“Are you looking for someone?”
Again, he nodded as if it made perfect sense to him.
“His boat is the third one down from here, but you should hurry. I think they are putting out soon.” He motioned with his head over his left shoulder. I nodded back, dropped some bills on the bar, and walked out.
Once outside again, I ran down the narrow street and onto the wooden dock. My pulse quickened as I tried to imagine what I would do now. There was no time to stay back and watch from a distance. The ship was going to leave, and I would have no way to follow.
I strained my eyes searching for the right one. There! I stopped running. I could see several men carrying wooden crates and duffel bags down into the ship. Standing at the prow and poring over a map with a second man was Xabier. He pointed at the map and said something to the man next to him. He –
I stopped. My legs felt weak. The feeling in my gut grew frantic like a thousand butterflies trying to escape a net. I squeezed my eyes shut for a second and then opened them again. The scene had not changed. There, standing next to Xabier, holding one side of the map, was Charles.
The moment I saw Professor Zamin all thought about what I was doing fled. I stood still for a long moment trying to understand what I was seeing. Deep in the back of my mind the wheels started to turn. I flashed on the image of Xabier following Charles down the street across from the café.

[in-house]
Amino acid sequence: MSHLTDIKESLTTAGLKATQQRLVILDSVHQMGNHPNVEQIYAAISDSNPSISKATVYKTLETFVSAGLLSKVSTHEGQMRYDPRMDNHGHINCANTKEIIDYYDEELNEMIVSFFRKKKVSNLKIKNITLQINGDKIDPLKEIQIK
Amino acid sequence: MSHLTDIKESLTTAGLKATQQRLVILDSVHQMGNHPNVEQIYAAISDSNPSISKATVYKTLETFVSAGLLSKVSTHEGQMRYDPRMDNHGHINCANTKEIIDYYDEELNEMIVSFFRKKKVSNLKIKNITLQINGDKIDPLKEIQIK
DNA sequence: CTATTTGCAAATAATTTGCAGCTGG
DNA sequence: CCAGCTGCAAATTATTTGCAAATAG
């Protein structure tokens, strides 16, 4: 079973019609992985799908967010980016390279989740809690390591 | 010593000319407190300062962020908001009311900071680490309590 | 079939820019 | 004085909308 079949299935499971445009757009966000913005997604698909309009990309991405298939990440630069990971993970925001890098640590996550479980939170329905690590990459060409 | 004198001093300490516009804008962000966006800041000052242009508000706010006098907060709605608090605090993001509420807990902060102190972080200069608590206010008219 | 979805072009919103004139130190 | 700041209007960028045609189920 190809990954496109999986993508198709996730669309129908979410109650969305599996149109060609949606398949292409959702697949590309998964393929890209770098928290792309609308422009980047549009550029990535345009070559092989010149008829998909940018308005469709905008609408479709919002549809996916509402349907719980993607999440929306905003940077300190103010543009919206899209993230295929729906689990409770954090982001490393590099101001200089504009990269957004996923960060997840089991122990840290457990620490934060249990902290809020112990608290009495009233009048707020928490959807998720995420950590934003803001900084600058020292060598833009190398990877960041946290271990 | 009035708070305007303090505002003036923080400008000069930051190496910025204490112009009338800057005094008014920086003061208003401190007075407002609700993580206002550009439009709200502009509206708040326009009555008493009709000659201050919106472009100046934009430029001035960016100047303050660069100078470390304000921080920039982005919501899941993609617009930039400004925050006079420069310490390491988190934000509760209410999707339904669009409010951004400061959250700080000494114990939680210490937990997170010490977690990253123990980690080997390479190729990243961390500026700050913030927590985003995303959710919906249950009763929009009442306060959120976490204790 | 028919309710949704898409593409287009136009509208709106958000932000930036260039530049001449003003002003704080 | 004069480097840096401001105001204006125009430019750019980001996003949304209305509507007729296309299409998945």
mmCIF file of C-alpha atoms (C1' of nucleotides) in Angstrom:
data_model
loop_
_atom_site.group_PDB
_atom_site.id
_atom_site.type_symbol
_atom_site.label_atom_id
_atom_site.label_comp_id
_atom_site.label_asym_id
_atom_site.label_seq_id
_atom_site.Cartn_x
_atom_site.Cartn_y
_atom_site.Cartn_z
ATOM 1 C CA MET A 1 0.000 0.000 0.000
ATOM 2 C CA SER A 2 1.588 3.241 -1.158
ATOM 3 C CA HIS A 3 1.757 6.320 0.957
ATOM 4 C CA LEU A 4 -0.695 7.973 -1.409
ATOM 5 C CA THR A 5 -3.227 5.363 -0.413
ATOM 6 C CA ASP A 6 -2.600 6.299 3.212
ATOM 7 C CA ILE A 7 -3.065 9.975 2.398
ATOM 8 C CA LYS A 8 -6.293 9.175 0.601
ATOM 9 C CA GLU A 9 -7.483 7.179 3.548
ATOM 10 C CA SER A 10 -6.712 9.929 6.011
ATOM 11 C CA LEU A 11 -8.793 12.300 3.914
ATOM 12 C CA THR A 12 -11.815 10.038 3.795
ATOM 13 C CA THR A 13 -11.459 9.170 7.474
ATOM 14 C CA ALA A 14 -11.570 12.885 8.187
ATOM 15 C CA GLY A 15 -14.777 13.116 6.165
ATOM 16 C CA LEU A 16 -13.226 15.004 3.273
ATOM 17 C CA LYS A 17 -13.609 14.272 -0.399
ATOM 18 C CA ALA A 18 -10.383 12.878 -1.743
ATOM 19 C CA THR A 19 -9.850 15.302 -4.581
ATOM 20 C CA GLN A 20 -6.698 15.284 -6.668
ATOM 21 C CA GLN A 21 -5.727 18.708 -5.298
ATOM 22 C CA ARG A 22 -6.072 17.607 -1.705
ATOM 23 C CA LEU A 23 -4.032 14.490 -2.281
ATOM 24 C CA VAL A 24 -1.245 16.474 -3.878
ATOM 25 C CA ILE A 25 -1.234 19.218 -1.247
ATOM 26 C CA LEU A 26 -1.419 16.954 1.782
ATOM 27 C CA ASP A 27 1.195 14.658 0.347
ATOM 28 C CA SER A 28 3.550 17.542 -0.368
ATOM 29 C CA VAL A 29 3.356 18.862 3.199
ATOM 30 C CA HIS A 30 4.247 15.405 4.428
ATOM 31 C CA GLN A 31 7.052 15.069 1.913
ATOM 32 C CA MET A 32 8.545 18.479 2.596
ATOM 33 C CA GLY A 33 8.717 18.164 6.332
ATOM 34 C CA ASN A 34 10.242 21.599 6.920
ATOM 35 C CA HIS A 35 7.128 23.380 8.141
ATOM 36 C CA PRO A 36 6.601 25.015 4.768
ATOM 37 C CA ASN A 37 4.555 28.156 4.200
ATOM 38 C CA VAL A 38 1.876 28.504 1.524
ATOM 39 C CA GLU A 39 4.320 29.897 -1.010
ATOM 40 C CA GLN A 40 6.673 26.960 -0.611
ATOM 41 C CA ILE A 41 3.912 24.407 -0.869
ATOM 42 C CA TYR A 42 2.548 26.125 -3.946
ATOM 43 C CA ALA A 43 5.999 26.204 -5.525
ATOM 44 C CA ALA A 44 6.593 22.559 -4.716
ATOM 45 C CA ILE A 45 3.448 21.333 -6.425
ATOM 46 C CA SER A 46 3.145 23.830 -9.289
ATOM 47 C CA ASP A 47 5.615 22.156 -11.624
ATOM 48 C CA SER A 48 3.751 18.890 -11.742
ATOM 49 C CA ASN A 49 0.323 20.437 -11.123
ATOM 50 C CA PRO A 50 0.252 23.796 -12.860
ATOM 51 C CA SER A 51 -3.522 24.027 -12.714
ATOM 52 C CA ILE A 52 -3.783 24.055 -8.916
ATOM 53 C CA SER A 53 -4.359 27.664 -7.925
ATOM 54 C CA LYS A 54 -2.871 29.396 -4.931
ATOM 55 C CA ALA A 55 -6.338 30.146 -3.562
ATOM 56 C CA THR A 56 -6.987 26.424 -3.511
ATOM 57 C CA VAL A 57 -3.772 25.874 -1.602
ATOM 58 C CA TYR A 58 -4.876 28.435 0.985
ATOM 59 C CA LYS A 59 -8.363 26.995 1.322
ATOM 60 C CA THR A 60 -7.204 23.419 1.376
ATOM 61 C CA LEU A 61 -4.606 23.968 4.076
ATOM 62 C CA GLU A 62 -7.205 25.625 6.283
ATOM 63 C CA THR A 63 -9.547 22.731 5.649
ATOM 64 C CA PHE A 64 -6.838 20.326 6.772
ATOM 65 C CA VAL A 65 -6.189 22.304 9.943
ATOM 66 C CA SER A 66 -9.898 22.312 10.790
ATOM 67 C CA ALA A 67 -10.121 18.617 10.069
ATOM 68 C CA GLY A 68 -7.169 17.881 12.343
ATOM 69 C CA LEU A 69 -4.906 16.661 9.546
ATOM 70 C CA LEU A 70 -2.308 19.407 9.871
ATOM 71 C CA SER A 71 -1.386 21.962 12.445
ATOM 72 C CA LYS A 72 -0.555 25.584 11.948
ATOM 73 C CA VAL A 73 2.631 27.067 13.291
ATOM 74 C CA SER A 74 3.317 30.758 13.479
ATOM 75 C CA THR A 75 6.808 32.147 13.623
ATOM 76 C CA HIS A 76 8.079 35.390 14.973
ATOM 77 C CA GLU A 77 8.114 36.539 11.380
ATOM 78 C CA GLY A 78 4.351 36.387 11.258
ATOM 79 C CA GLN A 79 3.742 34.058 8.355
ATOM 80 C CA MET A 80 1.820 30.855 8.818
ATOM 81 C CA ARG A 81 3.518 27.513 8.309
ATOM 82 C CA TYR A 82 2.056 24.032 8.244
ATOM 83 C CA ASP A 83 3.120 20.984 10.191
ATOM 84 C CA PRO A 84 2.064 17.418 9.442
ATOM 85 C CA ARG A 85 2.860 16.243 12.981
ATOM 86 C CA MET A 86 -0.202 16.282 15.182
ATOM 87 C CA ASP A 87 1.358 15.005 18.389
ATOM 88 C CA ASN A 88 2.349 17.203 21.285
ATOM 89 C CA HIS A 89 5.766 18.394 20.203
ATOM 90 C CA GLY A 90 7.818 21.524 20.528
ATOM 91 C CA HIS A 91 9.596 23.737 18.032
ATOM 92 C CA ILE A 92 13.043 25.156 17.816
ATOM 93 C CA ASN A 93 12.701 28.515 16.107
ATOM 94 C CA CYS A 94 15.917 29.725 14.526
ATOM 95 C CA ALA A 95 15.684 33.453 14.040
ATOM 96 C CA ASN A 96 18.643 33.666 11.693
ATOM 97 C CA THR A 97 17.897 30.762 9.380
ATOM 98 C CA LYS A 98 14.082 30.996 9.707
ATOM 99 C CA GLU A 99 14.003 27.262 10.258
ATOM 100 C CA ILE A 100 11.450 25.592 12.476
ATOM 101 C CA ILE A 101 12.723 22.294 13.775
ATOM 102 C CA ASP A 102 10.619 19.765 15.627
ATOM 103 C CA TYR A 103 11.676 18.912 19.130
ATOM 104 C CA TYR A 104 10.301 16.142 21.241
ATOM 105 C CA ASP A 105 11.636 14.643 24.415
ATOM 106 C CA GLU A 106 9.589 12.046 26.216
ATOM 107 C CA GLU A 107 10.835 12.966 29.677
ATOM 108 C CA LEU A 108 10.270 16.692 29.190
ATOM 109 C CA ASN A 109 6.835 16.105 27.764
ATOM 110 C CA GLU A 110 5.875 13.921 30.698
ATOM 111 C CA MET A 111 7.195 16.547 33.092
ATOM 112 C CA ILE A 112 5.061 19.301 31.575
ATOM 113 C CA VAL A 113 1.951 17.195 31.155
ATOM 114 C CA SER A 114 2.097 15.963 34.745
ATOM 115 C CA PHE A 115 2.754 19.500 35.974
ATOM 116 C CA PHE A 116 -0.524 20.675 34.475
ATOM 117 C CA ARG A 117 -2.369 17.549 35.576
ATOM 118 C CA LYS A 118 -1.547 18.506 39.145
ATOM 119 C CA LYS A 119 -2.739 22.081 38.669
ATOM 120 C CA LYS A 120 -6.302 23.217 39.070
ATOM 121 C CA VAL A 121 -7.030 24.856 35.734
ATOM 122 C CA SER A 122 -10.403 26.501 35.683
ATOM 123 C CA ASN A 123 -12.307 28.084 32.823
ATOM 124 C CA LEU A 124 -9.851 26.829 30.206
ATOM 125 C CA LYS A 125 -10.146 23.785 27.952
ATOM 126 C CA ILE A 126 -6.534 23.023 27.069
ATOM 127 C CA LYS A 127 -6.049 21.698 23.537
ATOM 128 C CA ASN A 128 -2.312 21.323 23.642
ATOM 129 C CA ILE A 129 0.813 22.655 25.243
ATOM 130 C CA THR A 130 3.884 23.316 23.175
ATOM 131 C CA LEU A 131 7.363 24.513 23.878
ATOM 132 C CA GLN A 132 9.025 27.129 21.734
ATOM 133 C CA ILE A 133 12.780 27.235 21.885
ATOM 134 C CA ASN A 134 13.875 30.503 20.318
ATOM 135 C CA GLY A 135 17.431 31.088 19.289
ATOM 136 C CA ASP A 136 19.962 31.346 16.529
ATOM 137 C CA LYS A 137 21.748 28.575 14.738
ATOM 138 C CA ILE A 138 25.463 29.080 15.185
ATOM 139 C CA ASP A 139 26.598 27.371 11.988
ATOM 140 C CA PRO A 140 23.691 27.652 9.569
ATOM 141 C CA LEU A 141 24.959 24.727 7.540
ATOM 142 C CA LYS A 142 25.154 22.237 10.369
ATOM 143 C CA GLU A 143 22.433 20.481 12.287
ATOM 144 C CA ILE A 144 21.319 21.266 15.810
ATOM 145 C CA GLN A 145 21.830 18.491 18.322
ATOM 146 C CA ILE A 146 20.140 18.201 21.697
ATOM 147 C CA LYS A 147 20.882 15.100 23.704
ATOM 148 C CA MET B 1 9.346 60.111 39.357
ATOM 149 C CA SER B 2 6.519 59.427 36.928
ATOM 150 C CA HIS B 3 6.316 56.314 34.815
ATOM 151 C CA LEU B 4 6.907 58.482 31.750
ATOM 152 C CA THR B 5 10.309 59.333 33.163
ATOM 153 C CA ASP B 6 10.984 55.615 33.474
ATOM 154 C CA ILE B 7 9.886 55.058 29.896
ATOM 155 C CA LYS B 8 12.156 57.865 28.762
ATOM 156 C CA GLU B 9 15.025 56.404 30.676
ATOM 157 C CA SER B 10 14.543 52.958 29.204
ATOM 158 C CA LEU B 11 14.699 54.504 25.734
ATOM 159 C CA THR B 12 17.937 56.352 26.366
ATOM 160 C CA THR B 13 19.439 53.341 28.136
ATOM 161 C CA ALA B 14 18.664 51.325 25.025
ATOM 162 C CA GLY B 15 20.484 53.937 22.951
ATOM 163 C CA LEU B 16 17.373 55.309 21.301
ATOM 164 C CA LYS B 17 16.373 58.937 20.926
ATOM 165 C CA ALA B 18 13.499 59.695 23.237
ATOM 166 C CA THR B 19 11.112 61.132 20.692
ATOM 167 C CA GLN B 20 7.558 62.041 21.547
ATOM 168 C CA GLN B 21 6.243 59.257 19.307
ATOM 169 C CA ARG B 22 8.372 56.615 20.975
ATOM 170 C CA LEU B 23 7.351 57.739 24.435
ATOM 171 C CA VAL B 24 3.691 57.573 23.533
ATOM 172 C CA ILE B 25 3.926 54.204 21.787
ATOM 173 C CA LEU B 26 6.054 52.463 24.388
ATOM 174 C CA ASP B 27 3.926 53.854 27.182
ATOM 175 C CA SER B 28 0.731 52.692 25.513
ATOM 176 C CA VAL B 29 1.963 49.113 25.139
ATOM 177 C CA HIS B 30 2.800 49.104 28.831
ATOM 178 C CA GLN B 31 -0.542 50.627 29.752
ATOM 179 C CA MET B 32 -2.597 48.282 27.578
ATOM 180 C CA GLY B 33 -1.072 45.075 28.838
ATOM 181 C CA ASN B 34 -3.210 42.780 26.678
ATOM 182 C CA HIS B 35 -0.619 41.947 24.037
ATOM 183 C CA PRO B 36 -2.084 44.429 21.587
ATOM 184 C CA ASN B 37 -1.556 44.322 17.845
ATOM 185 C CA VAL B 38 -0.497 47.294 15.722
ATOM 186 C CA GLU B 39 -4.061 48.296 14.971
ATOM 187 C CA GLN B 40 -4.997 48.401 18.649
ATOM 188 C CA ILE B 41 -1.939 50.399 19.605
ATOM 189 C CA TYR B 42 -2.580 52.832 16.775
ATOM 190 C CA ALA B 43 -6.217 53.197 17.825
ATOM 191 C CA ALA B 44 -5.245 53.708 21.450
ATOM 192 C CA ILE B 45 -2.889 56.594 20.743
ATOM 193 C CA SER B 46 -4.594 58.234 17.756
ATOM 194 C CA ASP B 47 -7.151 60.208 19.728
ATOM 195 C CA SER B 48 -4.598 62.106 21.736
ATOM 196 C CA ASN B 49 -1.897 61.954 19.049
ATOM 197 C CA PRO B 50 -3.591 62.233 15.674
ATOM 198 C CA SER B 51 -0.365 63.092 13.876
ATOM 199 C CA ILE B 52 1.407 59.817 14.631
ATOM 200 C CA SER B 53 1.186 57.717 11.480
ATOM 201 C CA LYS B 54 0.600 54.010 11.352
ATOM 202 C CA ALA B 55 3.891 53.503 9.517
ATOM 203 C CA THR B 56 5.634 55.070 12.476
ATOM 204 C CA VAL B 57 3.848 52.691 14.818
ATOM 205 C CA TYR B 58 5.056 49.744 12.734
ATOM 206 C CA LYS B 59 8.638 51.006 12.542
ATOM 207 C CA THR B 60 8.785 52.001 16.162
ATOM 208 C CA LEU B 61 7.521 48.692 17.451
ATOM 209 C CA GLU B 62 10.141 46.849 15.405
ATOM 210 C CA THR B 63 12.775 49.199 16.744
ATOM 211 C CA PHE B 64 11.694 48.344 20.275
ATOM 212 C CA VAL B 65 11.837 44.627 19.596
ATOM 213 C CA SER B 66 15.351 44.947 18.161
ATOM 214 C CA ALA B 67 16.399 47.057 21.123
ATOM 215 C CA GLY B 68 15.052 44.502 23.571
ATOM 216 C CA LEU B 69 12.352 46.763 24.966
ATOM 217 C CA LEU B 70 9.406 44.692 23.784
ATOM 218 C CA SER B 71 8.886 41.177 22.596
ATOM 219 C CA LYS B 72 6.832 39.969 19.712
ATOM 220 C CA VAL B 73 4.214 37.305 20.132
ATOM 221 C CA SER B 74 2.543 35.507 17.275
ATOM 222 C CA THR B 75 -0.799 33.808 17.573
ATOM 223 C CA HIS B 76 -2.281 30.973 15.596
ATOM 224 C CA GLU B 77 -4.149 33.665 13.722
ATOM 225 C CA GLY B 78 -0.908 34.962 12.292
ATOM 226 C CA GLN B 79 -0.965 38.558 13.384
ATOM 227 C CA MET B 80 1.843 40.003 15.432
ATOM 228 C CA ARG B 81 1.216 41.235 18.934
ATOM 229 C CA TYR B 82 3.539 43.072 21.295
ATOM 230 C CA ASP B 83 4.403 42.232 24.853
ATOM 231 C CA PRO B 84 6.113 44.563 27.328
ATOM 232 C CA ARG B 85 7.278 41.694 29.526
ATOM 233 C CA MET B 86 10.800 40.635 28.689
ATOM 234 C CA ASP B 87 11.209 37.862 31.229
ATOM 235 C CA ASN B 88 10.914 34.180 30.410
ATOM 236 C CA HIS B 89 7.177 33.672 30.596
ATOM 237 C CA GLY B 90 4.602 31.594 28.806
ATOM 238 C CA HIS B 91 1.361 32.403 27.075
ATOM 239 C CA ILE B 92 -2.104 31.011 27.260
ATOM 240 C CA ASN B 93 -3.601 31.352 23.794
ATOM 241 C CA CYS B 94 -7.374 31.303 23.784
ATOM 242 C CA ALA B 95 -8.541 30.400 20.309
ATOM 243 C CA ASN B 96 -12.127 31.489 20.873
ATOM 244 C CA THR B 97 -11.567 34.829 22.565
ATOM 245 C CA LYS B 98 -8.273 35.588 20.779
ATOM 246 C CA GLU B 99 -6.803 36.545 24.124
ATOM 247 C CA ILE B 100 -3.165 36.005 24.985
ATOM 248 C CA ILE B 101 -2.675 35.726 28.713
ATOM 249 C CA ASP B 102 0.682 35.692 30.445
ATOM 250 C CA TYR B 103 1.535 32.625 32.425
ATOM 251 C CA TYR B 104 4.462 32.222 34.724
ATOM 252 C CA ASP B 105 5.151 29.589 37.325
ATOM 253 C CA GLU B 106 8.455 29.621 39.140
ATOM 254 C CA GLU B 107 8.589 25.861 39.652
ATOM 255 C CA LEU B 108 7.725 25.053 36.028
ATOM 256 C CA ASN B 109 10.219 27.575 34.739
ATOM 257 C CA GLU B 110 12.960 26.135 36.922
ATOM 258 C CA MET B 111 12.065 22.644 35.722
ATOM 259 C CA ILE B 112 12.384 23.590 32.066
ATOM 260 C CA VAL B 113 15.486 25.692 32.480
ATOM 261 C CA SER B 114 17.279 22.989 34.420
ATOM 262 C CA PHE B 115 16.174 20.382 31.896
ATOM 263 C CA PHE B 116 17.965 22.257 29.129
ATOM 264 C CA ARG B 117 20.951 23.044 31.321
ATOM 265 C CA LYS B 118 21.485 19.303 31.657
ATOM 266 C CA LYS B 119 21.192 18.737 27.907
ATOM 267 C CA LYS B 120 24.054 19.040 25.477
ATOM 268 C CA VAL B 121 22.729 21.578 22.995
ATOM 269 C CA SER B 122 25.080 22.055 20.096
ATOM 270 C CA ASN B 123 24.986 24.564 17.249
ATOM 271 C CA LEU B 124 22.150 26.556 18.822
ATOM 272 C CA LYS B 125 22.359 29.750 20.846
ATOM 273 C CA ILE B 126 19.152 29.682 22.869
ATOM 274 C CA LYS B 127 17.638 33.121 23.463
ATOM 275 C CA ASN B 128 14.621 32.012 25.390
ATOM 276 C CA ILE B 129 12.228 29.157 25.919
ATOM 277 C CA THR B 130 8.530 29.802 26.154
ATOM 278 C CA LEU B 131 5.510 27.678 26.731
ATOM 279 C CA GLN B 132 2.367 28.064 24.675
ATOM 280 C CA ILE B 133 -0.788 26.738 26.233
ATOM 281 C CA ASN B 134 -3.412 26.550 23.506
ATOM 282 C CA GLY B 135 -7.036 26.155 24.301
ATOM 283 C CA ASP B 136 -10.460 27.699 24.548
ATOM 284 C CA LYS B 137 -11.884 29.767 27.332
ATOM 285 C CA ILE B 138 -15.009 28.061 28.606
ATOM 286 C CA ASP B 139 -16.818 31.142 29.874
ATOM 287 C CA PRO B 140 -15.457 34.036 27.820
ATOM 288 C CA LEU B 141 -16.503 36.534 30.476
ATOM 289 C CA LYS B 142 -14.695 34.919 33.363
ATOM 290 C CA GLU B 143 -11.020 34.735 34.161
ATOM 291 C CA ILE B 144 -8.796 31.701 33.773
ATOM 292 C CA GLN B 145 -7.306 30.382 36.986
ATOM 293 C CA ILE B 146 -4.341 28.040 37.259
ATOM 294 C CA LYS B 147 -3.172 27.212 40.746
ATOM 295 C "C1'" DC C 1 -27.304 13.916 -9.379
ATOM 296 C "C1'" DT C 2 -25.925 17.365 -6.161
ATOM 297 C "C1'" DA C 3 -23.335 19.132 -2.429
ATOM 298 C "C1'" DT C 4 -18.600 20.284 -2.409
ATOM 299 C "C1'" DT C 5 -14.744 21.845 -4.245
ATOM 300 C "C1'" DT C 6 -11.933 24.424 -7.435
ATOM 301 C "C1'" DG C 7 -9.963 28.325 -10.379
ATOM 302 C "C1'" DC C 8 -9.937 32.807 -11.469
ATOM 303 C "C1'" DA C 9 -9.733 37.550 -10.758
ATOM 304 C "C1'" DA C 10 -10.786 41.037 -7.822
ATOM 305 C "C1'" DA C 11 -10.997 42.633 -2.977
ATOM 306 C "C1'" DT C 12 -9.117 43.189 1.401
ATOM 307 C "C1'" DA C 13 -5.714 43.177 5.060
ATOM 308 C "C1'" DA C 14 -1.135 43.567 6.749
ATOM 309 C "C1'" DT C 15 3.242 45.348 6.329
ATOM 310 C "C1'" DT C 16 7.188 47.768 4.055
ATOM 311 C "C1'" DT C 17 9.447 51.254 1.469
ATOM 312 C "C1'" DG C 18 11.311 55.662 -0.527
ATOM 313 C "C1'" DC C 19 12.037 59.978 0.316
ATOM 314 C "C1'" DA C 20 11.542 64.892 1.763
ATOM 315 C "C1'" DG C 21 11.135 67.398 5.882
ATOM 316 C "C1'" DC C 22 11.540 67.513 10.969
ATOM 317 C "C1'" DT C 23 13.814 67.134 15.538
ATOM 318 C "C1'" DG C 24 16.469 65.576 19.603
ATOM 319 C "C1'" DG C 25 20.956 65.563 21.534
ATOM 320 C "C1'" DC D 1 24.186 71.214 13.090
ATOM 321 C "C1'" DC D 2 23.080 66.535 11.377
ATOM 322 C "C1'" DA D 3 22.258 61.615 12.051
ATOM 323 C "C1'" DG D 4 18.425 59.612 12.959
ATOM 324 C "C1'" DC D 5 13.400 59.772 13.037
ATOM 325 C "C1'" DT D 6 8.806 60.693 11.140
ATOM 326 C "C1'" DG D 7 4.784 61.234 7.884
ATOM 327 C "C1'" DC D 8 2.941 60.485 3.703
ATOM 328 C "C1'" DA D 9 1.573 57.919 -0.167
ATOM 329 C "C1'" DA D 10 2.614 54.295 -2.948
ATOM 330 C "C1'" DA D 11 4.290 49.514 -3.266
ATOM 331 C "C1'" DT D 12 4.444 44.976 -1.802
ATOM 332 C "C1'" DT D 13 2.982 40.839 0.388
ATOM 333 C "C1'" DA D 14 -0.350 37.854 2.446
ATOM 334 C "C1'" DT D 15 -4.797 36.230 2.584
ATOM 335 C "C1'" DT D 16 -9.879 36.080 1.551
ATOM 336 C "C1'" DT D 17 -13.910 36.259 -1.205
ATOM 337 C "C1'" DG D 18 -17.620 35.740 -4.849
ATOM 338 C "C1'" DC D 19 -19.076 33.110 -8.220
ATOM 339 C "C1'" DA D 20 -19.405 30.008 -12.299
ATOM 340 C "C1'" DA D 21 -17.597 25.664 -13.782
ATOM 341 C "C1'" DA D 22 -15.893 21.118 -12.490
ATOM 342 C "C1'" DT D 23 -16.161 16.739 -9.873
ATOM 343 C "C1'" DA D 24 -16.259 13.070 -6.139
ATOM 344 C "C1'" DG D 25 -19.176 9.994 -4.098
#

I took a step toward the boat.
I saw again the picture of Xabier from the back taken by the security camera as he carried the large bag into the lab. The same camera had not seen him leave. He had left another way – with the Professor.
I took another step.
There were too many bones in the lab. If it wasn’t for the witnesses, they might never have known that the Professor had been in there when the bomb went off.
Someone on the ship must have noticed me, because the men on board had stopped loading boxes. Charles looked up, and recognition flashed across his face. He pushed the map into Xabier's hands and began slowly walking toward me. Xabier shouted a question to him, but he did not answer.